Chancellor Angela Merkel said Europe has a duty to shelter refugees, rebuffing Hungarian Prime Minister Viktor Orban who blamed the region’s biggest flood of migrants since World War II on Germany opening its doors too widely.
“Germany is doing what is morally and legally required of us, no more and no less,” Merkel said when asked during a visit to Switzerland on Thursday about Orban’s remarks. “That’s why this problem concerns all of us in Europe.”
Merkel and French President Francois Hollande agreed in a phone call on Thursday that the 28-nation European Union needs binding country-by-country quotas for asylum seekers. Such proposals are rejected by Hungary and other eastern European countries, with Orban on Thursday saying a quota system will just encourage more migrants to come, and that the EU should focus instead on strengthening its borders.
“People in Europe are full of fear because they see that European leaders, among them prime ministers, are not able to control the situation,” Orban said in Brussels following meetings with EU leaders. “Nobody would like to stay in Hungary. All of them would like to go to Germany. Our job is only to register them.”
Germany and Hungary’s bickering highlights the differing views emerging in Europe over how to approach the crisis. As refugees piled onto trains at Budapest’s main train station, Hungary’s parliament prepared tougher laws to crack down on migrants. Merkel has taken charge of Germany’s response, calling it a national task to provide for the at least 800,0000 refugees her government estimates will arrive this year.
Merkel is delving into the minute details, such as the quest for temporary housing and the need for quick-fix waivers of building codes and public-procurement rules, according to a government official who asked not to be identified discussing private talks. Germany’s government plans to present a package of measures, including higher spending on refugees, on Sept. 24.
“We can’t disengage from what happens in the world,” Merkel said on Thursday. “We talk a lot about globalization and now we’re seeing part of what that is.”
Thousands of undocumented migrants who had camped out at one of Budapest’s rail stations stormed the platforms on Thursday after police allowed them in. The migrants, many of them from war-torn Syria, had wanted to go to Germany. Those hopes were dashed after Hungary canceled international rail connections and instead took them to refugee centers in Hungary.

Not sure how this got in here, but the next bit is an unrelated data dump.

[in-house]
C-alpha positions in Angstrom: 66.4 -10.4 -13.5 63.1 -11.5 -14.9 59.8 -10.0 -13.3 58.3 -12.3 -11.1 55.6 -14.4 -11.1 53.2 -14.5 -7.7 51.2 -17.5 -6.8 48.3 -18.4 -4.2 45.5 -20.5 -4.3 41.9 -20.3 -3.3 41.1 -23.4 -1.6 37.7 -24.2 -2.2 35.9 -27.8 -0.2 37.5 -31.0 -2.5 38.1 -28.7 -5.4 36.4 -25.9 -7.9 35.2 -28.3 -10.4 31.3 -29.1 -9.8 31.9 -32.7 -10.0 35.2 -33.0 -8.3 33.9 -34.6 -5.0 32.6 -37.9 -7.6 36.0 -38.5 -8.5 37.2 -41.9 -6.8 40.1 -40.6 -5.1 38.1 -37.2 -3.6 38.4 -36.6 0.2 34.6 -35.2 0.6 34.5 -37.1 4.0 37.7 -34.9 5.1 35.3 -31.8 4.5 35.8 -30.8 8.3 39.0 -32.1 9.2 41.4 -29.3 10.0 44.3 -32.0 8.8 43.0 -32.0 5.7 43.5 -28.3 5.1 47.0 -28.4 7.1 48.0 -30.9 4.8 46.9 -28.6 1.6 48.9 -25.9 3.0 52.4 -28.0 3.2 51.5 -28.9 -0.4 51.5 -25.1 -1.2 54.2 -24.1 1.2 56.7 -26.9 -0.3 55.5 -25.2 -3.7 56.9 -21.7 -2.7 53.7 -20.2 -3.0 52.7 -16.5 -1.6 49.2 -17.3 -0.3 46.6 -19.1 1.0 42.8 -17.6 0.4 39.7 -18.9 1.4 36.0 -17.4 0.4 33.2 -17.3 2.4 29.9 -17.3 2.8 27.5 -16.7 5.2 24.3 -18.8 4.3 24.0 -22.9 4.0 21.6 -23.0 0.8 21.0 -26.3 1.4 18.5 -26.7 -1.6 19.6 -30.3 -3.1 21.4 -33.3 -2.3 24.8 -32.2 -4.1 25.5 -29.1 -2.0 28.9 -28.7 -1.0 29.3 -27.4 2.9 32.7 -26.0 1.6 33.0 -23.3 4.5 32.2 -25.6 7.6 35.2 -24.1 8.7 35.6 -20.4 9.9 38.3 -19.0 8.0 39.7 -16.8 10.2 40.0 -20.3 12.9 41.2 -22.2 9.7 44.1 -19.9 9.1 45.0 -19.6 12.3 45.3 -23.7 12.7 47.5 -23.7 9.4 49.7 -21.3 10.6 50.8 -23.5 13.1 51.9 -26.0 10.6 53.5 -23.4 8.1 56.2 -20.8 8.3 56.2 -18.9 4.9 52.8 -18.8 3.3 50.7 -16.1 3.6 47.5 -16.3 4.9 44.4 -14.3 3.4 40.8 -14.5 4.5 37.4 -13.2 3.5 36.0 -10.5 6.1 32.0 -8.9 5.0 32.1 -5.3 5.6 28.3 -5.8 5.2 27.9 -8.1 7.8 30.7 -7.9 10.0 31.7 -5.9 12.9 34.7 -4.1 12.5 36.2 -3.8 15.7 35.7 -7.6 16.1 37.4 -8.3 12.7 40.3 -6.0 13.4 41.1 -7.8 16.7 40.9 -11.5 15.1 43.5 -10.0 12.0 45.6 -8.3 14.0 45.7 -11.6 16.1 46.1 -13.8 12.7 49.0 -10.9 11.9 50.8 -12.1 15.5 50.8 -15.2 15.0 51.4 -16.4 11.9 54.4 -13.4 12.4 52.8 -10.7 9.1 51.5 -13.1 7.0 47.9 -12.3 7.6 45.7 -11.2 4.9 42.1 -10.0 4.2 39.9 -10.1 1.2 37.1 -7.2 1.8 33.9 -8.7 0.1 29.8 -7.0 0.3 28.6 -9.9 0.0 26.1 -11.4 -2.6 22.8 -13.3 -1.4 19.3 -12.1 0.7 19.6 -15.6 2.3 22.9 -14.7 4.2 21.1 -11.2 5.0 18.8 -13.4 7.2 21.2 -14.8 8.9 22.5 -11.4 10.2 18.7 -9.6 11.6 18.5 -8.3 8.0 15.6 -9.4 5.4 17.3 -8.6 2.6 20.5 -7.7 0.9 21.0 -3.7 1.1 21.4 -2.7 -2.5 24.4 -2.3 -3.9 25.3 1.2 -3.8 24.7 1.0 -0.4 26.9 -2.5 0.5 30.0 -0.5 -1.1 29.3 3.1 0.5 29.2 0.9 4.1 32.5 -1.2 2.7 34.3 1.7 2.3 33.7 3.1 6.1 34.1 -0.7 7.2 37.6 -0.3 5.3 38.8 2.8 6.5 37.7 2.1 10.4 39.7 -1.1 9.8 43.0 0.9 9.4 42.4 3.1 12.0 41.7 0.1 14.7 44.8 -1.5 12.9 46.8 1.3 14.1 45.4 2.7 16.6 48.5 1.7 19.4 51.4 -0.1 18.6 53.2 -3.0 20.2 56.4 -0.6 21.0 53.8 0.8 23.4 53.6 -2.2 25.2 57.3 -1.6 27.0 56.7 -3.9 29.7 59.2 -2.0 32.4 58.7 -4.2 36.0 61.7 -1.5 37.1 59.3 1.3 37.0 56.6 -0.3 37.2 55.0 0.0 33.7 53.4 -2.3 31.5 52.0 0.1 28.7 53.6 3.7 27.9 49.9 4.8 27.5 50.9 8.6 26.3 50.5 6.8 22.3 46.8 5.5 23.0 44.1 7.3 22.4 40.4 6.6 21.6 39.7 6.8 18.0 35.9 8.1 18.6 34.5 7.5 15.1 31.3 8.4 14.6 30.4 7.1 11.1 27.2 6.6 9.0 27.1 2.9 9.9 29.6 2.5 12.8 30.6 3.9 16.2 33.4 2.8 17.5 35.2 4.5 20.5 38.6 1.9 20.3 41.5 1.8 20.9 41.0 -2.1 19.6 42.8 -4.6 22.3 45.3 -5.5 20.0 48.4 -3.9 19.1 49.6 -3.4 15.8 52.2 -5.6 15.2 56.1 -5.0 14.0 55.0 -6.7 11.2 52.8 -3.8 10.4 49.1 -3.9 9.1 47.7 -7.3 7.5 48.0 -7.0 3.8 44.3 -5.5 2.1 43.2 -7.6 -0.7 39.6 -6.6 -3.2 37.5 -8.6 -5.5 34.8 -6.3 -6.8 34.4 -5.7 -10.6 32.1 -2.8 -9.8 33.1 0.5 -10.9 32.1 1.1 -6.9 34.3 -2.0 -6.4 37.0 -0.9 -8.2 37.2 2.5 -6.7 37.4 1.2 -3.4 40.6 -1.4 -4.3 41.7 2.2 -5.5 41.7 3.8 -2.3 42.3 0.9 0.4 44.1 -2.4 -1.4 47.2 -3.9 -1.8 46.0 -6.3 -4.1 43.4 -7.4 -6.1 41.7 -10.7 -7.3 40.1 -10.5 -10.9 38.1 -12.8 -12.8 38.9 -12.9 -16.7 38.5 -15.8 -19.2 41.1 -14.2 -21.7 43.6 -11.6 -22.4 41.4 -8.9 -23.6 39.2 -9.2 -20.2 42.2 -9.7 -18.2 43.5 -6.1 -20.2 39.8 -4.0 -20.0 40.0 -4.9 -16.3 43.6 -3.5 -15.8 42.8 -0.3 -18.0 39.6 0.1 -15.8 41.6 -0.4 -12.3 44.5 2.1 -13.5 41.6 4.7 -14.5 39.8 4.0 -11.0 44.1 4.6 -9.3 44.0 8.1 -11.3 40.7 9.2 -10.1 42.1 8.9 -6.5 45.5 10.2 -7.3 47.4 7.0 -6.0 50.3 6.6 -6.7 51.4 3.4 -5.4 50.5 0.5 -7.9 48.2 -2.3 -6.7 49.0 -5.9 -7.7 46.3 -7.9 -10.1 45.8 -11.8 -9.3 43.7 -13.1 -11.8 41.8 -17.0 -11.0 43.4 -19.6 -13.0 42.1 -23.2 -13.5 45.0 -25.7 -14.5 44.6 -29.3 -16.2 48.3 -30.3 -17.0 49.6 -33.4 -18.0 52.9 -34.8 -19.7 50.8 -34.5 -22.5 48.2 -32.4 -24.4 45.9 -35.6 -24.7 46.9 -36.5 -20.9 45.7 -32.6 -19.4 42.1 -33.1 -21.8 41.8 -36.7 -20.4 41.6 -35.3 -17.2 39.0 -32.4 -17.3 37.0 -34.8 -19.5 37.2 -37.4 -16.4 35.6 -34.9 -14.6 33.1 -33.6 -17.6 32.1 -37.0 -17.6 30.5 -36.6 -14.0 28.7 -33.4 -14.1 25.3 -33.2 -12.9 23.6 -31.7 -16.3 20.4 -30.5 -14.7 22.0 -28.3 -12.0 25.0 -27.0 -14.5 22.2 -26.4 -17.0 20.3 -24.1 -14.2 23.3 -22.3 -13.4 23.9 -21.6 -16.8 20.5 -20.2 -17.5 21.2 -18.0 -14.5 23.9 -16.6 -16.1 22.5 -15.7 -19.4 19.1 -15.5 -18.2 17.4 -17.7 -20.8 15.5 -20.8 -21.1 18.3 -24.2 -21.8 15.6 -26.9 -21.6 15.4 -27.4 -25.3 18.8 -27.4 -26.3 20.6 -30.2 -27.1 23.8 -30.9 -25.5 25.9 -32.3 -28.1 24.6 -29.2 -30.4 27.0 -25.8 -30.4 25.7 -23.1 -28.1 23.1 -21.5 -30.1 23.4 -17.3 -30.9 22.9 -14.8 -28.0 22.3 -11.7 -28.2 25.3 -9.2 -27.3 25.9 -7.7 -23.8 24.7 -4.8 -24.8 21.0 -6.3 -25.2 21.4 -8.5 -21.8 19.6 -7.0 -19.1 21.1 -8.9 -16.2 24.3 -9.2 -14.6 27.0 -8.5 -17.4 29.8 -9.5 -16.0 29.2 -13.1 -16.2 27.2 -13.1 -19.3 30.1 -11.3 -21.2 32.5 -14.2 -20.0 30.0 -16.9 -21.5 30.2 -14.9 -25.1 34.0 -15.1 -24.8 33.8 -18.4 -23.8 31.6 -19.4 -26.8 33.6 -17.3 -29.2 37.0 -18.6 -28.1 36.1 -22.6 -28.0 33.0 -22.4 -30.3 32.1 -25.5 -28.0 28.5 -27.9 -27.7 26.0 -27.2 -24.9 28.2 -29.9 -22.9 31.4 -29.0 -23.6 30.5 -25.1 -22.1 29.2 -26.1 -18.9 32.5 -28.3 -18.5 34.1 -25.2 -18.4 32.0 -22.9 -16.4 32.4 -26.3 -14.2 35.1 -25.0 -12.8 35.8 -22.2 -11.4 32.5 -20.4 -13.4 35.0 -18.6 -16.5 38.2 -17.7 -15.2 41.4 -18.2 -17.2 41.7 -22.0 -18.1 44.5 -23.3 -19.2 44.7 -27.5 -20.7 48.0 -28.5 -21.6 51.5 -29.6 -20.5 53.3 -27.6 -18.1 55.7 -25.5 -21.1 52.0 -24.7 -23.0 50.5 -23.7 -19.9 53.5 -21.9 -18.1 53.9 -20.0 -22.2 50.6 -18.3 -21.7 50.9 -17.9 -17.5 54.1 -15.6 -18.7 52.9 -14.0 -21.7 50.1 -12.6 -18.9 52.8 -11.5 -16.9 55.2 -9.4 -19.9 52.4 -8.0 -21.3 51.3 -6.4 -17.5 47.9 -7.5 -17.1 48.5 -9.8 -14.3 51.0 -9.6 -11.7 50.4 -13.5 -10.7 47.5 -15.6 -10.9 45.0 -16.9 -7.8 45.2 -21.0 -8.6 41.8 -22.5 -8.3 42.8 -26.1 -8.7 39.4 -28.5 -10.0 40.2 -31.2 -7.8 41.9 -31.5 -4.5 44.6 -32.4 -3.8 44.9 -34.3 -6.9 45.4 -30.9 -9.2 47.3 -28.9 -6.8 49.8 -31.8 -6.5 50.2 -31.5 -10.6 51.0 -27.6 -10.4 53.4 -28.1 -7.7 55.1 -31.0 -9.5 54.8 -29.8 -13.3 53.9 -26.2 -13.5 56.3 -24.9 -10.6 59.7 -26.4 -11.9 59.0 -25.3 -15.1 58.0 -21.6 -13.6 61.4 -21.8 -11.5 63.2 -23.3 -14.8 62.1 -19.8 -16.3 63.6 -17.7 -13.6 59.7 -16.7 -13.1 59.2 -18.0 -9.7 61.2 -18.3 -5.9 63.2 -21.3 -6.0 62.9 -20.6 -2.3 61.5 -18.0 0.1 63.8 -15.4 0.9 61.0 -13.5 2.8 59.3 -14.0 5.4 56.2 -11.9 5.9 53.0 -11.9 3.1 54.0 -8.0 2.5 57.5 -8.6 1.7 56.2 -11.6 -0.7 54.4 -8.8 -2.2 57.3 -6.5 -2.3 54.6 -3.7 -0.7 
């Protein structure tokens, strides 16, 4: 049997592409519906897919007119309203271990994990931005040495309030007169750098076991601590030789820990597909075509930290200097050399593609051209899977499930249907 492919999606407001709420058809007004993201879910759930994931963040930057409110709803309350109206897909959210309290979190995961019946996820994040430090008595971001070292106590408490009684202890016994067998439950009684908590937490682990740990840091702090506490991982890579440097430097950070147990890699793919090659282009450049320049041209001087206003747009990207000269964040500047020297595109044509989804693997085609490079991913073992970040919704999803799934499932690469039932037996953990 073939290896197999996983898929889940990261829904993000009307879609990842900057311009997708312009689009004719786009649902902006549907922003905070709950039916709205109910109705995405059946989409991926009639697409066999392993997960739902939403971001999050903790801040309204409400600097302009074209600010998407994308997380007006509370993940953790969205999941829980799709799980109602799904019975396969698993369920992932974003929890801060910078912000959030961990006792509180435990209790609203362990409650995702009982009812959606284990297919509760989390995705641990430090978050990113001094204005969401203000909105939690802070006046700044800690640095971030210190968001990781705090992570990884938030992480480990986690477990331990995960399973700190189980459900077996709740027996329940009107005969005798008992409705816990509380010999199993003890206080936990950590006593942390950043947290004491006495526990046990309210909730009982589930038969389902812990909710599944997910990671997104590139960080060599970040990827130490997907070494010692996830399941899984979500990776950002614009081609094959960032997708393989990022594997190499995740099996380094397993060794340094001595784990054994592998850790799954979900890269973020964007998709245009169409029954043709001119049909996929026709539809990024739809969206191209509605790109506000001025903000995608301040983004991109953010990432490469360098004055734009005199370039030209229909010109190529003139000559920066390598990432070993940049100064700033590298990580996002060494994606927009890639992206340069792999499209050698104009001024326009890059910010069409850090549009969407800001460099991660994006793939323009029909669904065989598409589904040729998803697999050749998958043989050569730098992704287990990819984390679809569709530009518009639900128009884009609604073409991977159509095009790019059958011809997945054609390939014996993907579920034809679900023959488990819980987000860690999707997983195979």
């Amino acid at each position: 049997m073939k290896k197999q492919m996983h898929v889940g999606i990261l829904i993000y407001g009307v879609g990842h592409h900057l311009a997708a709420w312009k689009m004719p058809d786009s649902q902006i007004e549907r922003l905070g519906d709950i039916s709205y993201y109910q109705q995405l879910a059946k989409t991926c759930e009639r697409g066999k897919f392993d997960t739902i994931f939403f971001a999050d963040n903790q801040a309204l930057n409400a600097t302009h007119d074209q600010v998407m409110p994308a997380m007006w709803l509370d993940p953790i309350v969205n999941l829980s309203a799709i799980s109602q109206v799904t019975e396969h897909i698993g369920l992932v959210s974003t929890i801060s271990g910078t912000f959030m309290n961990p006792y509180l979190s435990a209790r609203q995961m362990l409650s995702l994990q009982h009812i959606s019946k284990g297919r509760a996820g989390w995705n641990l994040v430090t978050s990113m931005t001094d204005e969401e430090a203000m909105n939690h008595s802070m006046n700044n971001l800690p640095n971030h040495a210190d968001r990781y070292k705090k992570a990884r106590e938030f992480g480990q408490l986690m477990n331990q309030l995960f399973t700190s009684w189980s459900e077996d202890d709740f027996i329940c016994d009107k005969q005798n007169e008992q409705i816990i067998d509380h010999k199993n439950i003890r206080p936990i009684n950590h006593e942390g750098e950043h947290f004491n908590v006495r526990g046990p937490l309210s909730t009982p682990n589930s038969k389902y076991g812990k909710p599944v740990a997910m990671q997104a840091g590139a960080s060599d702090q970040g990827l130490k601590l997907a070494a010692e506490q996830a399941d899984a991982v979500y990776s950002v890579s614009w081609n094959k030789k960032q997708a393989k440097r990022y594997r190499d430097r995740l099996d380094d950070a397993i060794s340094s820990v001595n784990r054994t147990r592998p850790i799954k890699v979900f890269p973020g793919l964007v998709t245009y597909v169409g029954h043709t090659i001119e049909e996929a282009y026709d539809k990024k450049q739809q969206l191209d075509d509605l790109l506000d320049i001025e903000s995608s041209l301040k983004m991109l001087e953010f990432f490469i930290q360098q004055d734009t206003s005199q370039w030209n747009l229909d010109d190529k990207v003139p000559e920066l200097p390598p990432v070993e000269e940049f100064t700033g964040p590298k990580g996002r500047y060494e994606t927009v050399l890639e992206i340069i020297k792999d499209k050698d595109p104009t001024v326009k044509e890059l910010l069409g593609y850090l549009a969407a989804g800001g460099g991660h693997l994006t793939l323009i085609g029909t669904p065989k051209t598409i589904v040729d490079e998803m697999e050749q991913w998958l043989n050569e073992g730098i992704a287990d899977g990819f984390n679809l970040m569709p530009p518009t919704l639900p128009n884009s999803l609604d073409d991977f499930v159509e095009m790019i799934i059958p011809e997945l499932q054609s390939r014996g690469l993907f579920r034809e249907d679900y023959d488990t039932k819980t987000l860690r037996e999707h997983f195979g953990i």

Orban has responded to the crisis by building a razor-wire fence along the frontier with Serbia, beefing up the number of police and soldiers along the border and pushing through a law making it easier to immediately deport anyone entering from countries deemed “safe,” including Serbia and Turkey.
The Hungarian parliament is holding a two-day emergency session to discuss further legislation, with proposed measures including a three-year prison sentence for crossing the border fence. Thousands rallied in Budapest on Wednesday evening to protest the government’s treatment of migrants.
EU President Donald Tusk said Thursday during a press conference with Orban that proposals coming next week must address the EU-wide distribution of at least 100,000 refugees pouring into Hungary, Italy and Greece. The plans will likely require countries that refuse to take in refugees to provide financing for those that do, Italian newspaper Corriere della Sera reported, without saying where it got the information.
The leaders of Hungary, Slovakia, the Czech Republic and Poland, which reject refugee quotas for individual EU members, will meet on Friday in Prague to coordinate their position in the face of pressure from France and Germany, which are working on joint proposals to present to other European leaders.
“I won’t name them, but some countries have refused to take in any refugees, and they must reconsider their position,” Hollande said Thursday in Paris. “The system is not working, We need a permanent, binding mechanism.”